Federal Ban on BPA in Food Packaging Introduced in Congress

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Statement by Janet Nudelman, Director of Program and Policy, Breast Cancer Fund.

As U.S. states, manufacturers, and governments around the world reject the use of the toxic chemical bisphenol A (BPA), Rep. Ed Markey (D-MA) took the challenge to the U.S. Congress, introducing the Ban
Poisonous Additives Act
of 2013

(BPA Act) to prohibit the use of BPA in food and beverage containers. Since 2008,
Markey has taken the lead in the House of Representatives to banish BPA from
food packaging, a major source of exposure to the chemical, due to rising health
concerns. In the Senate, Diane Feinstein (D-CA) has been the champion against
BPA in food packaging, and is also likely to introduce new legislation this
month.

The more that is understood about BPA,
the more urgent it becomes to eliminate this chemical from food packaging and
consumer products. Nearly 200
scientific studies show that exposures to even low doses of BPA, particularly during pregnancy and
early infancy, are associated with a wide range of adverse health effects later
in life
, including increased breast cancer risk. Studies show that BPA exposure
can make non-cancerous breast cells grow and survive like cancer cells, and can
actually make the cells less responsive to the cancer-inhibiting effects of
tamoxifen,
a drug used in the treatment of breast cancer.

BPA
has been found in blood and urine of pregnant women, in the umbilical cord
blood of newborns and in breast milk soon after women gave birth. These data
indicate that pregnant women exposed to BPA can easily pass this chemical to
their children during pregnancy or breastfeeding.

Yet
most people are exposed to BPA every day. The Centers for Disease Control found
BPA in 93 percent of all Americans tested and the National
Institutes of Health point
to food packaging as a major route of exposure.

One route of BPA exposure has
been halted in the U.S.: in 2012, the FDA prohibited BPA from baby bottles and
sippy cups.

The FDA took this action only after the American Chemistry Council (ACC) petitioned the agency to support the ban.
Ironically, due to public demand, the vast majority of manufacturers had
already stopped using BPA in baby bottles by the time the ACC asked for and the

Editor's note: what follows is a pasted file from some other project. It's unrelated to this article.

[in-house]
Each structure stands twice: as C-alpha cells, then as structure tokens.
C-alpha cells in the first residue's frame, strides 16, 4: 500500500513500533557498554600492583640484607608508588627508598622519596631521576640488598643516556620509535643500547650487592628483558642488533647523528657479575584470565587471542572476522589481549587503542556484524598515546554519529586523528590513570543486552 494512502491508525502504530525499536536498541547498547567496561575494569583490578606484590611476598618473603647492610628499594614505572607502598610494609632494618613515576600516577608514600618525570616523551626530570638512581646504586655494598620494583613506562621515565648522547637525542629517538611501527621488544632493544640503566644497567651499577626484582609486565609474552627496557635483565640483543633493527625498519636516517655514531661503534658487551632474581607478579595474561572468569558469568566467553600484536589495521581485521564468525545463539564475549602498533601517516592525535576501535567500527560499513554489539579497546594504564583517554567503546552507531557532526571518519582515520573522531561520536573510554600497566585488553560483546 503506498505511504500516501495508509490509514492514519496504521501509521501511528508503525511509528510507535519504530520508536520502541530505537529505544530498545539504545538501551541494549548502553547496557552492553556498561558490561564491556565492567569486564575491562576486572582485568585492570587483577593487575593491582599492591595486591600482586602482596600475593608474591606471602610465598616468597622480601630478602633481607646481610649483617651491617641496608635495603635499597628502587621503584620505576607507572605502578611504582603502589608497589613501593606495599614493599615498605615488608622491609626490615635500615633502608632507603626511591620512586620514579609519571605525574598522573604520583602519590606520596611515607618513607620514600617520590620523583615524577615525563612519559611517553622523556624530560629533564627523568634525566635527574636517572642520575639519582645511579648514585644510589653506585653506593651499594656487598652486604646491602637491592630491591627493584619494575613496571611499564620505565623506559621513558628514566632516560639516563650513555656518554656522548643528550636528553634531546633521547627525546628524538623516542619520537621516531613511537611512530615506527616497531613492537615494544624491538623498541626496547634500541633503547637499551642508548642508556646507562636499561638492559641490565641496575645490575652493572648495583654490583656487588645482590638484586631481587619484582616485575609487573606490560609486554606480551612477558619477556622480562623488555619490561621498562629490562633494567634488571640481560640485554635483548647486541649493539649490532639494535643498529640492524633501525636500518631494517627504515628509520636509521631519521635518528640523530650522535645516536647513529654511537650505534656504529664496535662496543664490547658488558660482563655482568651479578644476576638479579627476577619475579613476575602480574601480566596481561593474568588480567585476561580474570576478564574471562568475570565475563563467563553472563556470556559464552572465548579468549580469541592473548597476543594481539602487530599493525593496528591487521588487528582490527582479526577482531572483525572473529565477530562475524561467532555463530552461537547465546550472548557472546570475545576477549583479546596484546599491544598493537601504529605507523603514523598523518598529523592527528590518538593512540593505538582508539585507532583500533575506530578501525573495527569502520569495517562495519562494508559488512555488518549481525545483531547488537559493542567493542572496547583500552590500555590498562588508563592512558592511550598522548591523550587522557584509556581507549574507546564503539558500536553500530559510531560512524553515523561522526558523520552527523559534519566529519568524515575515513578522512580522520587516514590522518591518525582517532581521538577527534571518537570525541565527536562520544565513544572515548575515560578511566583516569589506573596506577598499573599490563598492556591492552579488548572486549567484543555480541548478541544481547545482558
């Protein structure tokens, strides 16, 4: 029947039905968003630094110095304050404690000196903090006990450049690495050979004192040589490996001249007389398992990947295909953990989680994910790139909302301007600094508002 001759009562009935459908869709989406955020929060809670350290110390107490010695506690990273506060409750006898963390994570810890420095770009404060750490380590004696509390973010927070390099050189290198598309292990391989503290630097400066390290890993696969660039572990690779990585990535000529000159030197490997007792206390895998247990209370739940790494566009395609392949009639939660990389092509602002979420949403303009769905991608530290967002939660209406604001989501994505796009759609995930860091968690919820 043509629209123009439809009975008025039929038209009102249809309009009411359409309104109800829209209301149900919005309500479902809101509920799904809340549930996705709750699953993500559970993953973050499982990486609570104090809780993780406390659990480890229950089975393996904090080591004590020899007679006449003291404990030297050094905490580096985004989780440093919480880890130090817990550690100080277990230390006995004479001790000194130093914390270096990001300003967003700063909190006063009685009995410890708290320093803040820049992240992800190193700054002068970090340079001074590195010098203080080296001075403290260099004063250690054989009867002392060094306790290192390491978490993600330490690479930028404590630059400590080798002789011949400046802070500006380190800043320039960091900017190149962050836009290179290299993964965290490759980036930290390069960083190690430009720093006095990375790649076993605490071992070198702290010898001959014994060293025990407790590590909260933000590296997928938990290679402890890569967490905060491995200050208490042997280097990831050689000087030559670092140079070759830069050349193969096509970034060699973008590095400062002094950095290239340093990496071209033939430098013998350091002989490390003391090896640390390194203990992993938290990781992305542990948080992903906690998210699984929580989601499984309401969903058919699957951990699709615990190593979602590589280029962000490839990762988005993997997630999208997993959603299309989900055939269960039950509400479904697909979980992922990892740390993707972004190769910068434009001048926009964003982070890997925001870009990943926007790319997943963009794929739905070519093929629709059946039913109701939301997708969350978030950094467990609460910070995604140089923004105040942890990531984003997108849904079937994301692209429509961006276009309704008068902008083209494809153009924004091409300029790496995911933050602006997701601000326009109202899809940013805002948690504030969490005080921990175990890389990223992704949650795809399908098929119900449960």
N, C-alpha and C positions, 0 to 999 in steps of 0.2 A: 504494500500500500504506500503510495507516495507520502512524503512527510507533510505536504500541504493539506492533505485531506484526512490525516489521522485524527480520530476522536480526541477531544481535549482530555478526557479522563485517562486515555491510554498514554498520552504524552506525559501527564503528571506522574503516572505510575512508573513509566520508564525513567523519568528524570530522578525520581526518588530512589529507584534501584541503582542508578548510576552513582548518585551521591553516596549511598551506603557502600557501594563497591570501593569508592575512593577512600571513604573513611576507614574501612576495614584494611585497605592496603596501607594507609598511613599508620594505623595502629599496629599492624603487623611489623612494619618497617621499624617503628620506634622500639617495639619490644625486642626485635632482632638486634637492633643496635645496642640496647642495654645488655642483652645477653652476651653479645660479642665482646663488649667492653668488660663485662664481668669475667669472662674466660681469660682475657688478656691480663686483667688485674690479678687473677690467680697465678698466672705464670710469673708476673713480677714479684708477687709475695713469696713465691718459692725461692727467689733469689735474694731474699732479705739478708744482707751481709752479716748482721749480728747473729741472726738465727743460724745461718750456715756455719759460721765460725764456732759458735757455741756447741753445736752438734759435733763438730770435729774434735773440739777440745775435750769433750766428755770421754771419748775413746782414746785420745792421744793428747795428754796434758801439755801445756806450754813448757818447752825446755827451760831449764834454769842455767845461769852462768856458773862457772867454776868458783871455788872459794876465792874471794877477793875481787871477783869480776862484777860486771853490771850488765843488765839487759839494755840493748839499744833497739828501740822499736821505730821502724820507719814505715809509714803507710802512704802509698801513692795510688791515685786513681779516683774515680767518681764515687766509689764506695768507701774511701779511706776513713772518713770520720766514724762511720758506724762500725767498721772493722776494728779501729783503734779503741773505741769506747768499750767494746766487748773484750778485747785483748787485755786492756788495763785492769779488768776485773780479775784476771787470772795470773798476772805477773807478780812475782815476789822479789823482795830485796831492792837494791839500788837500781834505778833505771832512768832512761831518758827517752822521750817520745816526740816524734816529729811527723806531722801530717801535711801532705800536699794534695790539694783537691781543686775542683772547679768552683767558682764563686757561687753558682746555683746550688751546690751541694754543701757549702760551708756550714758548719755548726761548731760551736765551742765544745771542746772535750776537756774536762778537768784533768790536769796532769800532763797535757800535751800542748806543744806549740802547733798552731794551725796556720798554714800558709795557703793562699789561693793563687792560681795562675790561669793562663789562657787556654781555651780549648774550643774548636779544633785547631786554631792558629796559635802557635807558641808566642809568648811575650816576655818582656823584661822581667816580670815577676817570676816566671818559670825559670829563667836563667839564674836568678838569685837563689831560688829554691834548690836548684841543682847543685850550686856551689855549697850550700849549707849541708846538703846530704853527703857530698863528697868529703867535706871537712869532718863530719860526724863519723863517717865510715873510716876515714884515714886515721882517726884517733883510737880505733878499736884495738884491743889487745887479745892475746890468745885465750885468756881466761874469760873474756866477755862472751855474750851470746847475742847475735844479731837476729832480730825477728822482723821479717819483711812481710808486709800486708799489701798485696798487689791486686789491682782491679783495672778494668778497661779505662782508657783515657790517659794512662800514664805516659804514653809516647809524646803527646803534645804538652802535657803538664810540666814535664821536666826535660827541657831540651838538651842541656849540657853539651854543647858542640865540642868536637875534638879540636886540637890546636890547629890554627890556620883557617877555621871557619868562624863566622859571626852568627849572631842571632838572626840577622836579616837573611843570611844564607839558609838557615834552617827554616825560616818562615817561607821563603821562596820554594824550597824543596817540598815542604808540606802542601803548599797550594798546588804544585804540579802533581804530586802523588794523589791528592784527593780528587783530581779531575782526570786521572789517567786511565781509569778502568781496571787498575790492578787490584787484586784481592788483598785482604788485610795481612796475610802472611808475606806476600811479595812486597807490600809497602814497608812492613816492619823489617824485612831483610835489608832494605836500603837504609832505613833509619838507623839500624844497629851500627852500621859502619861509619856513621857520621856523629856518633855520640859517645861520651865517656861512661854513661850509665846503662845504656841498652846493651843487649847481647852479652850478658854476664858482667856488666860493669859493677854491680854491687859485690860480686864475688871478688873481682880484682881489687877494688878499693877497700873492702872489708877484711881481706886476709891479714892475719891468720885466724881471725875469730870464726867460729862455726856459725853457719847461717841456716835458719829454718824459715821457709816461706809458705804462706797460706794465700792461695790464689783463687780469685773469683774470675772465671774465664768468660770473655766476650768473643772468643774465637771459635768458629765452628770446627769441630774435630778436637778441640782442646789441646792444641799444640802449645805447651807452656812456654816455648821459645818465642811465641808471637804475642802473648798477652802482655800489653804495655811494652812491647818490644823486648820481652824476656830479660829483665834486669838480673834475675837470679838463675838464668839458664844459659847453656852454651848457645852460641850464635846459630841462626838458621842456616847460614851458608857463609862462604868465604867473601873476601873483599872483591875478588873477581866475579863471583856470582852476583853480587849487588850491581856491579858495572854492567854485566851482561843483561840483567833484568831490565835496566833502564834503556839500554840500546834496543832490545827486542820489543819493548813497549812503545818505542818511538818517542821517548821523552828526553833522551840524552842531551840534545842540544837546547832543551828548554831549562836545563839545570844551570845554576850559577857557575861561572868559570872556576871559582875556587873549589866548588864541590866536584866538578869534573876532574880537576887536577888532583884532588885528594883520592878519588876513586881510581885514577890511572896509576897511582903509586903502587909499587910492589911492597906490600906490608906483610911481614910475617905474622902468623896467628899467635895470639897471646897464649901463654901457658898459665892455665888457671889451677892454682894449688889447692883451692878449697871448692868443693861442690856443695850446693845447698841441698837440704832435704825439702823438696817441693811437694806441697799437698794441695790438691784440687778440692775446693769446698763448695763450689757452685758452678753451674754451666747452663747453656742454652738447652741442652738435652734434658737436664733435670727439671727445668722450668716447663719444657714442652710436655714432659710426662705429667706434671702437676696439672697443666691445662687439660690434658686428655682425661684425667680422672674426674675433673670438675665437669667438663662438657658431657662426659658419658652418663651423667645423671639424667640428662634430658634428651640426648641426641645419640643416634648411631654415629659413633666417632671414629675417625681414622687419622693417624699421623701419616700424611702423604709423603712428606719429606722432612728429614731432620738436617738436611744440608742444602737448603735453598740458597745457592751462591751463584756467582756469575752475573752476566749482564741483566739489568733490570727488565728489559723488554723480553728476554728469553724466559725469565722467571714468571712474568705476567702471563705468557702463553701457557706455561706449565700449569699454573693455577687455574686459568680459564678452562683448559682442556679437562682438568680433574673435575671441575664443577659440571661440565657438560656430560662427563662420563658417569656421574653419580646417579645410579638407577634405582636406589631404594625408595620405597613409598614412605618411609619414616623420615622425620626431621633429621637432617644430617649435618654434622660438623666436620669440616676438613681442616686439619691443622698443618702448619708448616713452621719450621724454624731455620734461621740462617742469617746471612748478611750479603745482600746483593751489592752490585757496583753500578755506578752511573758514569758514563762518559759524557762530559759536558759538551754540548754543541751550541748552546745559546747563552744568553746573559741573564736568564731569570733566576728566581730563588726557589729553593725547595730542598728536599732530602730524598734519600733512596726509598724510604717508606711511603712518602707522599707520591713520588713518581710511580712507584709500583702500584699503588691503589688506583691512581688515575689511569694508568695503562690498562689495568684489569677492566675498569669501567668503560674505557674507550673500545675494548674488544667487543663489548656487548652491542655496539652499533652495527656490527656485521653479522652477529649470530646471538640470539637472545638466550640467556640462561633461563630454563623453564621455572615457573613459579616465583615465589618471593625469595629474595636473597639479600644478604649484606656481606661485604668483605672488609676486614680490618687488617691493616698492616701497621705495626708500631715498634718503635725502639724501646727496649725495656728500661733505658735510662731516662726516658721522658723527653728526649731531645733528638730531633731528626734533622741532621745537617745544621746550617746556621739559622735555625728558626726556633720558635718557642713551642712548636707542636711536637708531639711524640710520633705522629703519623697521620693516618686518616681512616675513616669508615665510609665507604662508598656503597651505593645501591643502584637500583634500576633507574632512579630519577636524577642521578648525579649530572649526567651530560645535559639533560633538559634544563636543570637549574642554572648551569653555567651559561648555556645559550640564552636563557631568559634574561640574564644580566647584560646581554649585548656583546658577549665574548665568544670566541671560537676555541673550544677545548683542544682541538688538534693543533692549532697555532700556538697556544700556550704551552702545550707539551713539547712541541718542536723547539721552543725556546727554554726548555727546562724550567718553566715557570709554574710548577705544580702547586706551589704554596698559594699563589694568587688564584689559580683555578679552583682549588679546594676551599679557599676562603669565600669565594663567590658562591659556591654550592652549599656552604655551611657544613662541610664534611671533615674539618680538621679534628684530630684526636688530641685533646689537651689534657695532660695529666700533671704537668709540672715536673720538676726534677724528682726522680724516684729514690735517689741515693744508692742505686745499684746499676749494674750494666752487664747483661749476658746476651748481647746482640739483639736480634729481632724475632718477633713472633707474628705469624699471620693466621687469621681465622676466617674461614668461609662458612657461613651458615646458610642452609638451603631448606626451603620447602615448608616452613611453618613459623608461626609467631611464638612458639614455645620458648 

FDA decided to issue their ban. The ACC’s support of the regulation most likely
represents a tactical move. Their fear of more expansive BPA regulations, such
as banning BPA from canned food, is a better explanation for the chemical
industry’s support of the bottle ban.

Over the past five years, 34 states have introduced
legislation
to restrict BPA; twelve states adopted legislation to ban
BPA from baby bottles and sippy cups,
and three of those states also banned BPA from infant formula and baby food.
The baby bottle ban has not slowed down efforts to restrict use of the
chemical; in 2013 alone, 14 states have introduced legislation to more strictly
regulate BPA in food packaging.

Market campaigns against BPA in canned foods also have
been successful in pushing manufacturers to move away from the chemical. The Breast Cancer Fund’s Cans
Not Cancer campaign

announced last year that Campbell Soup Company 
will phase out the use of BPA in its can linings. Heinz and Eden Foods have
transitioned away from BPA, as has ConAgra and Muir Glen. Supermarket chain Kroger
announced earlier this year its store brands and baby products will be BPA
free.

Worldwide bans on BPA have been enacted. The EU,
Malaysia, China, Denmark, Turkey, the United Arab Emirates, and Canada have all
banned BPA from baby bottles. France announced a ban on BPA in packaging for children under age 3 as of 2013, and all food packaging
(effective 2014).

In stark contrast, the U.S. government has failed to
act on BPA
, with the sole exception of the baby bottle ban, which was requested
by chemical makers. But Representative Markey hopes to change that. In addition
to championing federal legislative action, Representative Markey has been
relentless and creative in his efforts to get the government to take action.

In 2012, Markey filed three petitions with the FDA
to ban the use of BPA in food packaging, becoming the first member of Congress
to use FDA’s citizen petition process to pressure the FDA to take regulatory
action against the toxic chemical. His petitions asked the FDA to amend its
regulations for infant formula and baby food uses of BPA, ban the use of BPA in
canned food intended for children 12 or younger, and ban BPA from reusable food
containers.

The FDA formally accepted his infant formula
petition, opened a public comment period last summer but has yet to formally
respond. In 2011 the FDA rejected a petition filed by Natural Resources Defense Council to ban BPA from food packaging,
stating that it needed more evidence of harm before acting.

Despite clear signals from scientists,
consumers, retailers, manufacturers and state and world governments that BPA
does not belong in any of our food packaging, the FDA has yet to finish its
safety assessment of BPA.  Clearly the
FDA needs to catch up. And, in the meantime, Congress should pass Rep. Markey’s
legislation, the Ban Poisonous Additives Act of 2013
.

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